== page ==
Published on in Vol 6 , No 2 (2017) :February

Involving Children With Cancer in Health Promotive Research: A Case Study Describing Why, What, and How

Involving Children With Cancer in Health Promotive Research: A Case Study Describing Why, What, and How

Involving Children With Cancer in Health Promotive Research: A Case Study Describing Why, What, and How

Original Paper

1School of Health and Welfare, Halmstad University, Halmstad, Sweden

2School of Information Technology, Halmstad University, Halmstad, Sweden

Corresponding Author:

Jens M Nygren, PhD

School of Health and Welfare

Halmstad University

Box 823



Phone: 46 35 16 78 63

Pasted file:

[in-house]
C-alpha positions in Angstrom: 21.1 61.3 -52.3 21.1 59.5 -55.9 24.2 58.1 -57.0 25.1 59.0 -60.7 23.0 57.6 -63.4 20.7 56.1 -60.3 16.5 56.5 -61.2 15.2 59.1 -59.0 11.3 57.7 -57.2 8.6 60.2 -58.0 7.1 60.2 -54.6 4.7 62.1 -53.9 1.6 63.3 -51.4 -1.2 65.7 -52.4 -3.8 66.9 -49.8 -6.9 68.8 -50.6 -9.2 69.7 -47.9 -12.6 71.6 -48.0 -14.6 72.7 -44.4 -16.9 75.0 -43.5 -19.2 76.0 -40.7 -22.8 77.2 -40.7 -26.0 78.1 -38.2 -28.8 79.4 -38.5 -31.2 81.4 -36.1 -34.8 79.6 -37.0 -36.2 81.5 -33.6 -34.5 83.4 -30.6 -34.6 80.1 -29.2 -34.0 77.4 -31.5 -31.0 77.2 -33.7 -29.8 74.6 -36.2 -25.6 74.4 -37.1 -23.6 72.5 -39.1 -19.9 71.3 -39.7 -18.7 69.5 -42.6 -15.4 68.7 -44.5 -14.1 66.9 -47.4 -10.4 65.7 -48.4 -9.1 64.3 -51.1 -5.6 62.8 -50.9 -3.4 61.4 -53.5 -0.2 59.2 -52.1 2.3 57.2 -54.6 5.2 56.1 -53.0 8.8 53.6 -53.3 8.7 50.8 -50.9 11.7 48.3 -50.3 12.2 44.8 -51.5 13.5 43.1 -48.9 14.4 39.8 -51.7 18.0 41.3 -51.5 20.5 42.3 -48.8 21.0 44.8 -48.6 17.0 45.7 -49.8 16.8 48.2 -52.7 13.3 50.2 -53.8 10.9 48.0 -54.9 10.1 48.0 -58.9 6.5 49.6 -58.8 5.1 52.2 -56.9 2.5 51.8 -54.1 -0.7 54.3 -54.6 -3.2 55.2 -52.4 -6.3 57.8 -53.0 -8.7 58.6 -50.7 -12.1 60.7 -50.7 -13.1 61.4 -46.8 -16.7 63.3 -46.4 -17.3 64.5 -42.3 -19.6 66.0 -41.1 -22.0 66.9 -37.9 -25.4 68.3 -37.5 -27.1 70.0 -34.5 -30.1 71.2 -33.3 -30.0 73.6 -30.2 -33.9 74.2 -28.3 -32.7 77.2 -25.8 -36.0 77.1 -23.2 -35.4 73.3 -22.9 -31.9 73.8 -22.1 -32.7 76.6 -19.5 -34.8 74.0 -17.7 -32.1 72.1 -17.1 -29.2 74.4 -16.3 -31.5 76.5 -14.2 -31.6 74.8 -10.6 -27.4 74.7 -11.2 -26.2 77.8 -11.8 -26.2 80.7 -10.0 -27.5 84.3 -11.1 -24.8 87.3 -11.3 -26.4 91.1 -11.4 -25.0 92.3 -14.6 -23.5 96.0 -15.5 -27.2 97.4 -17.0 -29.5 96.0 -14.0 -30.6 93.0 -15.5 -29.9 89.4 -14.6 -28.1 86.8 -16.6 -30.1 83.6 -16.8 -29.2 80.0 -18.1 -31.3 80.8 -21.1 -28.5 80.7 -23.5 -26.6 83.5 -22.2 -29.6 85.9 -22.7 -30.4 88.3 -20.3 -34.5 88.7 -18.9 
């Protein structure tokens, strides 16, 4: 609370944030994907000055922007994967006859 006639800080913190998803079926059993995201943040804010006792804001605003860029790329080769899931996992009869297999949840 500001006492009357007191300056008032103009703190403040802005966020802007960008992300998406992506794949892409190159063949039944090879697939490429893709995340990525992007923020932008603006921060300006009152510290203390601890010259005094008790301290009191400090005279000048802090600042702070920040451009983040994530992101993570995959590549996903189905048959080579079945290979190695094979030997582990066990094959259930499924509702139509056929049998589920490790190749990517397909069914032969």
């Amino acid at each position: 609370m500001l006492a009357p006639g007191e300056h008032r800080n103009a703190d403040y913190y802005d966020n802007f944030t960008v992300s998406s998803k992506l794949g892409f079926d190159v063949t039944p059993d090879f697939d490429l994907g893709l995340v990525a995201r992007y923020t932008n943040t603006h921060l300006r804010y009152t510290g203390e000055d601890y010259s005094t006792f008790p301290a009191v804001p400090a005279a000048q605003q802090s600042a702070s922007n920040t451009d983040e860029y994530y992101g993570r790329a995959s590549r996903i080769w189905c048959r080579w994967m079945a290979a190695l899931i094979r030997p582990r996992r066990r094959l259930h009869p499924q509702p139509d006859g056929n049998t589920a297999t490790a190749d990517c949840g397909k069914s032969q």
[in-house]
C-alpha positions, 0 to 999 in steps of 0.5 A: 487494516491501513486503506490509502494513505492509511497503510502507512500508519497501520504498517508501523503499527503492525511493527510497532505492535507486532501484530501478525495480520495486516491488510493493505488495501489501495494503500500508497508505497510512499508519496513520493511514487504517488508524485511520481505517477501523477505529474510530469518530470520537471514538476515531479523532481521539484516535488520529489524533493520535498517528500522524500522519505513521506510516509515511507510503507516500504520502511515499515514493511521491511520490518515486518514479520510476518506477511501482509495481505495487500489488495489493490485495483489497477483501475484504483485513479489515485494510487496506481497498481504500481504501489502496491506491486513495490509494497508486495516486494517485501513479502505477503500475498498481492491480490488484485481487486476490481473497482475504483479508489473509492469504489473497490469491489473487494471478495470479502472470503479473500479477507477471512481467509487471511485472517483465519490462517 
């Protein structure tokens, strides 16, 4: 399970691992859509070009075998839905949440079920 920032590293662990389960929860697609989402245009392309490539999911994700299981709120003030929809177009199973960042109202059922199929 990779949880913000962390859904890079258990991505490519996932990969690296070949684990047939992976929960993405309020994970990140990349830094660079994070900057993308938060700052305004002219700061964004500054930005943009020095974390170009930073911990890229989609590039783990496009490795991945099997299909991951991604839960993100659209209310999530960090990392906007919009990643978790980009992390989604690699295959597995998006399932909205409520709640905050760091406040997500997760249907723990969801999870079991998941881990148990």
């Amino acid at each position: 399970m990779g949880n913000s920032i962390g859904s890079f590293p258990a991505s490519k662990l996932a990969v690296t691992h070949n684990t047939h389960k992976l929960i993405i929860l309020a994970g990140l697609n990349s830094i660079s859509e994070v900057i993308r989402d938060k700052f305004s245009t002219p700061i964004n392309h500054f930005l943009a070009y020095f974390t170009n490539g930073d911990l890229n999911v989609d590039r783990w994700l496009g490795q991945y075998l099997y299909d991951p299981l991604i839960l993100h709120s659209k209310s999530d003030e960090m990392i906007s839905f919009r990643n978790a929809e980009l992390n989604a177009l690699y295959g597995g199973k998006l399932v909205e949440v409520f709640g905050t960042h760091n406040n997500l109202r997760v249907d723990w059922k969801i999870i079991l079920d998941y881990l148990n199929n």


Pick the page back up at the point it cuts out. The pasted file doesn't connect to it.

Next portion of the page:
Fax:46 35 18 61 92


Background: Participatory research approaches have been introduced to meet end-users’ needs in the development of health promotion interventions among children. However, whereas children are increasingly involved as passive informants in particular parts of research, they are rarely involved as partners, equal to adult researchers, throughout the research process. This is especially prominent in the context of child health where the child is commonly considered to be vulnerable or when the research concerns sensitive situations. In these cases, researchers and gatekeepers to children’s involvement base their resistance to active involvement of children on potential adverse effects on the accuracy or quality of the research or on ethical or moral principles that participation might harm the child. Thus most research aimed at developing health promotion interventions for children in health care is primarily based on the involvement of parents, caregivers, and other stakeholders.